UNIVERSITY OF THE SOUTHERN CARIBBEAN
MARACAS ROYAL ROAD, MARACAS, ST. JOSEPH.
Presented in Partial Fulfillment
of the Requirements for the Course
Foundations of the Caribbean and the Americas
INSTRUCTOR: Dr. Fiona RajkumarBy
19 November 2018
Barbados started with an intense beginning, and a dependency on tobacco and white indentured servants. But this system was ultimately not sustainable. In the seventeenth century in the English and French islands, a change occurred in the basic cash crop which was at the time, tobacco, which was losing its appeal as other English colonies were also staring to produce tobacco and it was commonly accepted as superior to the one in Barbados. This change was so rapid and far reaching that “revolutionary” was a fitting word used to describe it. Sugar was fast becoming a necessity in Europe as it was needed for a variety of different things, from distilling and brewing to the making of biscuits and cakes. However, the Dutch played a big part in the launching of the sugar revolution; they were waring with the Portuguese people for Brazil but failed, they were seen as the greatest traders in the Caribbean, sugar needed capital to which the Dutch could easily deliver, the sugar needed to be grown on large plots of land and as a result of this they also needed a large number of laborers which the Dutch provided.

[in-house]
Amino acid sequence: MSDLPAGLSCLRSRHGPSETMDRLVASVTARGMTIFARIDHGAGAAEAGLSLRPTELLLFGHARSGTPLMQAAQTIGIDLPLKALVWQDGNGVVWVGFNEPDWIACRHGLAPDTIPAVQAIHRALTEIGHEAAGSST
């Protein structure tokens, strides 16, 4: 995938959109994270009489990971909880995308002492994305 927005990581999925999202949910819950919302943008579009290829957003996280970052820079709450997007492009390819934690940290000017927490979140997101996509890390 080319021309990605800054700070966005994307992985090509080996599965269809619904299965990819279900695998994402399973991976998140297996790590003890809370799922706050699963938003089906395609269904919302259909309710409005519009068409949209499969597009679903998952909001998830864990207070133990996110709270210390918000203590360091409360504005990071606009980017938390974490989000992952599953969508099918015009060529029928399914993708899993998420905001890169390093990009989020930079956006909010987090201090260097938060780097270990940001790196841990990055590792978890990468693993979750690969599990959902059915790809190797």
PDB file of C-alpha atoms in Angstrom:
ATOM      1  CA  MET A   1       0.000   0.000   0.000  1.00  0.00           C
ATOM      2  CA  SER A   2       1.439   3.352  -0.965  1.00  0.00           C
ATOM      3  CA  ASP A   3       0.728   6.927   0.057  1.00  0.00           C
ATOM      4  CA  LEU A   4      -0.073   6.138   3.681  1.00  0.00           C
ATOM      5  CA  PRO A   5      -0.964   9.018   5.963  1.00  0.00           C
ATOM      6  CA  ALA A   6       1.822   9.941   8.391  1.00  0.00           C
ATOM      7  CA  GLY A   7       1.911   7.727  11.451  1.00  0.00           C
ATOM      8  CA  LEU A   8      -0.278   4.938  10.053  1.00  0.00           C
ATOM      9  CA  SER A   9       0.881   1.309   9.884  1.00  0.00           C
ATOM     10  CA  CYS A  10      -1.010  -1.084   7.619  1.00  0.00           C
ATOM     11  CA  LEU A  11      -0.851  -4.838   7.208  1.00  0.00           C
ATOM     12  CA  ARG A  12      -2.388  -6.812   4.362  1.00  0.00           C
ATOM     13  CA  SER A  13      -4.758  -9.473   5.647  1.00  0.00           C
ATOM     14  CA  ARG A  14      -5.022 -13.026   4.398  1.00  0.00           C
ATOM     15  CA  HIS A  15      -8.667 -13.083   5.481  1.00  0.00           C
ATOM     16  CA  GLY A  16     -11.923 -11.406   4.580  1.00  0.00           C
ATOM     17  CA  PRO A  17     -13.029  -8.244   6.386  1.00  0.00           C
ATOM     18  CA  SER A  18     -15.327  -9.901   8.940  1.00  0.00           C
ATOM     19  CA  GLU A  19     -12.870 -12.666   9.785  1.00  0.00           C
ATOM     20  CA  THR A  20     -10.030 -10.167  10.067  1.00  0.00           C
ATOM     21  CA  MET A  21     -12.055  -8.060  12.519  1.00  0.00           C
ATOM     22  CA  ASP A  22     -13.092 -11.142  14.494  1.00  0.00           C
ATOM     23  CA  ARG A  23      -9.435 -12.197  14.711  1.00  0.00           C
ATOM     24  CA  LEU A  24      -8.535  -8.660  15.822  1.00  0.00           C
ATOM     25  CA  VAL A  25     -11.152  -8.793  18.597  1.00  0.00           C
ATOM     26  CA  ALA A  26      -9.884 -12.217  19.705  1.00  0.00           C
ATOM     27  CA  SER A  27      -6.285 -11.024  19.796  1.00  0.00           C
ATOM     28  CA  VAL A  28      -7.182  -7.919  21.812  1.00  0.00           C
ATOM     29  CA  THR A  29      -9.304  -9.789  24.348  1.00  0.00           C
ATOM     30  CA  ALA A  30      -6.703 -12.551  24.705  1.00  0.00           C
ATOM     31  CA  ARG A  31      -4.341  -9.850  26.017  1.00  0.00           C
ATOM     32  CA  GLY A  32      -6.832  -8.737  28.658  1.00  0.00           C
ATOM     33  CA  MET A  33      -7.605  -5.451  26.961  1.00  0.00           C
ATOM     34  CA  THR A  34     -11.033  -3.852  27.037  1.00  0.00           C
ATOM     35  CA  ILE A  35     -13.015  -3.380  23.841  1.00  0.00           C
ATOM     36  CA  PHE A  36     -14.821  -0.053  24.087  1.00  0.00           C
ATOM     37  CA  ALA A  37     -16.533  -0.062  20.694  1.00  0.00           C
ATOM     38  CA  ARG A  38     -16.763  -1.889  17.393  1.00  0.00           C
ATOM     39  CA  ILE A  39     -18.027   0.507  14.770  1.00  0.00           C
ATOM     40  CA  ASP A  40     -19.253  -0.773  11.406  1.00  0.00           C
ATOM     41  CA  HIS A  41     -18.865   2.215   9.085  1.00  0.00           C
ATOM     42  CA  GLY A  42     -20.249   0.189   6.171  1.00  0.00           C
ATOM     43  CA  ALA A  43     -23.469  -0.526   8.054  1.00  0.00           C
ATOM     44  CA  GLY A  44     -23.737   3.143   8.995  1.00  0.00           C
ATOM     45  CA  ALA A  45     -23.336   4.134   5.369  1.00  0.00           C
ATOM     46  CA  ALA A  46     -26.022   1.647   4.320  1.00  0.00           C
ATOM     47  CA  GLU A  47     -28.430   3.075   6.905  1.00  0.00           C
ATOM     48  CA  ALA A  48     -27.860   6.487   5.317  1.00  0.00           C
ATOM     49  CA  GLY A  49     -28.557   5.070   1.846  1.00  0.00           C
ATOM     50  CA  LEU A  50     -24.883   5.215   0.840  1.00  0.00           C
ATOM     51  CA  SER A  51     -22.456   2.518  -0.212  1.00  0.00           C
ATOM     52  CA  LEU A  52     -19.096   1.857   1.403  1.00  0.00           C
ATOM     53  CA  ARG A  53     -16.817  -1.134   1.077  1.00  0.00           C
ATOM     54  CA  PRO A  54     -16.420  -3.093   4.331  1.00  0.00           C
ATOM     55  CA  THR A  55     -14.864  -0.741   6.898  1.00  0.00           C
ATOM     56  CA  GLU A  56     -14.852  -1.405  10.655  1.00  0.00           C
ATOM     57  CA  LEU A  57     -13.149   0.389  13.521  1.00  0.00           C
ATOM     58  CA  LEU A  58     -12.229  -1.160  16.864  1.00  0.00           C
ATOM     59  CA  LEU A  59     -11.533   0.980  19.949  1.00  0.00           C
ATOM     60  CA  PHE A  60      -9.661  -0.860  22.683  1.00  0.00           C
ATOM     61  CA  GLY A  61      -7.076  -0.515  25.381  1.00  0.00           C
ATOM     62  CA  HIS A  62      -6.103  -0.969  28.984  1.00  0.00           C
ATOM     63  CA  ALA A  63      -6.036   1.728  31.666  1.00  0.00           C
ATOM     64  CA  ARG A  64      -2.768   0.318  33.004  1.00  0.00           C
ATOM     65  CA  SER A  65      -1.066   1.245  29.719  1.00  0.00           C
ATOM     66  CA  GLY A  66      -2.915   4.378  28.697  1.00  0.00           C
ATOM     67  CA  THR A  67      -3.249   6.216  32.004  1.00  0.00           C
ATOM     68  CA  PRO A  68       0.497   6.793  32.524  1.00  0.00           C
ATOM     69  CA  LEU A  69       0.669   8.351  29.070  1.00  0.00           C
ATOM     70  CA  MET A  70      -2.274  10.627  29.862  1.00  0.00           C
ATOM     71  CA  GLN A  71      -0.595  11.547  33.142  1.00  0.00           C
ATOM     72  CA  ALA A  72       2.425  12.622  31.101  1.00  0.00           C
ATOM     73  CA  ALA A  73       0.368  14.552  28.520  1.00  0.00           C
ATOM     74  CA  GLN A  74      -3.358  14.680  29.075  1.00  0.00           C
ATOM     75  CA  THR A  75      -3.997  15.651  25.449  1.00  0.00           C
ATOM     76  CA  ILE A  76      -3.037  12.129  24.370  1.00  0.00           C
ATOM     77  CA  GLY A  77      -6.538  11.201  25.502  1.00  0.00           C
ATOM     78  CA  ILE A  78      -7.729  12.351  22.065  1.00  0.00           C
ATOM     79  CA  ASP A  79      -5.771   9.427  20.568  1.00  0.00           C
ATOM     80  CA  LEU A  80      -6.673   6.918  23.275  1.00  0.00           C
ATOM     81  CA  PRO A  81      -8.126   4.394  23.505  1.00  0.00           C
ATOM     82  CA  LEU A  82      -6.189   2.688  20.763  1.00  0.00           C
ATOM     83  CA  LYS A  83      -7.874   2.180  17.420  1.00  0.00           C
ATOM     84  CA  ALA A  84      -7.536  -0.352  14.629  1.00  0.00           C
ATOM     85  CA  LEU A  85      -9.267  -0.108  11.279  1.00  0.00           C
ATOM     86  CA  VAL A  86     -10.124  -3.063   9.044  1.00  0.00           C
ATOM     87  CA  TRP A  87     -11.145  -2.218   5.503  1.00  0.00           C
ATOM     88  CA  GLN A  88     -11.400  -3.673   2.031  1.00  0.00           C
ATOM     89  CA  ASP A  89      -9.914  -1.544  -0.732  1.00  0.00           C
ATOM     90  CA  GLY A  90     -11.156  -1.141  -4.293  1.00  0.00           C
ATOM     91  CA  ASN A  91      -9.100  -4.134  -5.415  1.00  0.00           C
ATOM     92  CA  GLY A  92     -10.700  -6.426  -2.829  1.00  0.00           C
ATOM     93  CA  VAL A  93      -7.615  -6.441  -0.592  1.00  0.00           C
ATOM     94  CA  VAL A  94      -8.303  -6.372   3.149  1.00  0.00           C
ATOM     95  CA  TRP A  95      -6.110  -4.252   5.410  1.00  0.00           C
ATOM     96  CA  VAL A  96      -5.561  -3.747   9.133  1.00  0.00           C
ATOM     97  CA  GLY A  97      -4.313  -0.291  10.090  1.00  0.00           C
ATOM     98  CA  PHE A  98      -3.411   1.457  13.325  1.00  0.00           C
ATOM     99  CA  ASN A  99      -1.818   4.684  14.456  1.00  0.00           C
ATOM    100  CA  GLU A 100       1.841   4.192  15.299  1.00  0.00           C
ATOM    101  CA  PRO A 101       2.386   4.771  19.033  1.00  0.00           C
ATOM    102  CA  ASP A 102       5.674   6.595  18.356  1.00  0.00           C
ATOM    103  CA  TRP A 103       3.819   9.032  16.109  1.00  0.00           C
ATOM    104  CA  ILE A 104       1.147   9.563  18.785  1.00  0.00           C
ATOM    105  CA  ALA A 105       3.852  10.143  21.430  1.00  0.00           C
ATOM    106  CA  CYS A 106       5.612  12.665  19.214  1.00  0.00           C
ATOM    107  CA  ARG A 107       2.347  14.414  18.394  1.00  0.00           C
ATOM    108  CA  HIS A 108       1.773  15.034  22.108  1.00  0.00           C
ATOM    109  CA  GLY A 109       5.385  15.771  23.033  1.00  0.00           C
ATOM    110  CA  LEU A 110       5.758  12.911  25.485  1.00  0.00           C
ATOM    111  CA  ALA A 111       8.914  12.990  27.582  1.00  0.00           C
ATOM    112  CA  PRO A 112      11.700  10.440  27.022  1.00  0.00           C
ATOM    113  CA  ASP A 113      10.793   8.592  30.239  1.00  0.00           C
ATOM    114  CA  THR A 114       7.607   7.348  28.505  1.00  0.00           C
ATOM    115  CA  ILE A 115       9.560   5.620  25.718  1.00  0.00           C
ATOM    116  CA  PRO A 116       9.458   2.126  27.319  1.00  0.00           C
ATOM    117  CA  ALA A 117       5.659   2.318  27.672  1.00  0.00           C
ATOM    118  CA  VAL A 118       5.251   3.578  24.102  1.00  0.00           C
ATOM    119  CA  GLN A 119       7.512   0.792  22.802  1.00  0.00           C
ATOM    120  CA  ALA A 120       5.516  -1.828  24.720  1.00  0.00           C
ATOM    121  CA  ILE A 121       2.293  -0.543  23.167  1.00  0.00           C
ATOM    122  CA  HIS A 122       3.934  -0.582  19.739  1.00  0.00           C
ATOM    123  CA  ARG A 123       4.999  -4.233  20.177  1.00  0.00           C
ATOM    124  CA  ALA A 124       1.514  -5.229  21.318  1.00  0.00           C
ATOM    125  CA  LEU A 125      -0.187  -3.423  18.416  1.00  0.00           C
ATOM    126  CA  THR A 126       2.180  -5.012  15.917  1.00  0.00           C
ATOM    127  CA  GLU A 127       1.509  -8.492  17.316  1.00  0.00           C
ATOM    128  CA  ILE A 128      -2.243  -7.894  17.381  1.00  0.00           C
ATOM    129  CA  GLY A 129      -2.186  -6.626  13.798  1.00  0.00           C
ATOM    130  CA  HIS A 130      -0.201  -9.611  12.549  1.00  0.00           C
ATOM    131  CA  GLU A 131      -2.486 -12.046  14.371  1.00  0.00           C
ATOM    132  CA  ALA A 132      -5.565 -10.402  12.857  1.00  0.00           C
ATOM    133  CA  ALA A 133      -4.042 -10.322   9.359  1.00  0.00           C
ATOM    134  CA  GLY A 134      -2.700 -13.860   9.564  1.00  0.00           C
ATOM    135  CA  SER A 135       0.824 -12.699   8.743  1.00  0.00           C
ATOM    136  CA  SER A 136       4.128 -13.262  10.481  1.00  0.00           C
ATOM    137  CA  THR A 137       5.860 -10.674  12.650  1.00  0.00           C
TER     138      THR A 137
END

Initially, the Dutch settled in the Portuguese captaincy of Pernambuco and successfully assisted them with the sugar cultivation but they also attempted to take over captaincy when Portugal’s throne was temporarily commandeered by the Spanish. Ironically, it was a Dutchman, Pieter Blower that came to the rescue of the Barbados’ economy during the fall of tobacco. He was the first man to bring sugar cane to Barbados in 1637 and in 1642 the Barbadian planters started to grow cane to use as sugar. Yet, the Dutch were keen on expanding their trade routes, seizing their opportunity, they provided Barbadian planters with cheap loans, insurance and inexpensive equipment. Nevertheless, in February 1630, a Dutch fleet of 67 vessels, with 1170 cannons and 7000 men arrived off Pernambuco which is a state in northeastern Brazil and by March 3rd this state was under Dutch control. The following years the Dutch conquered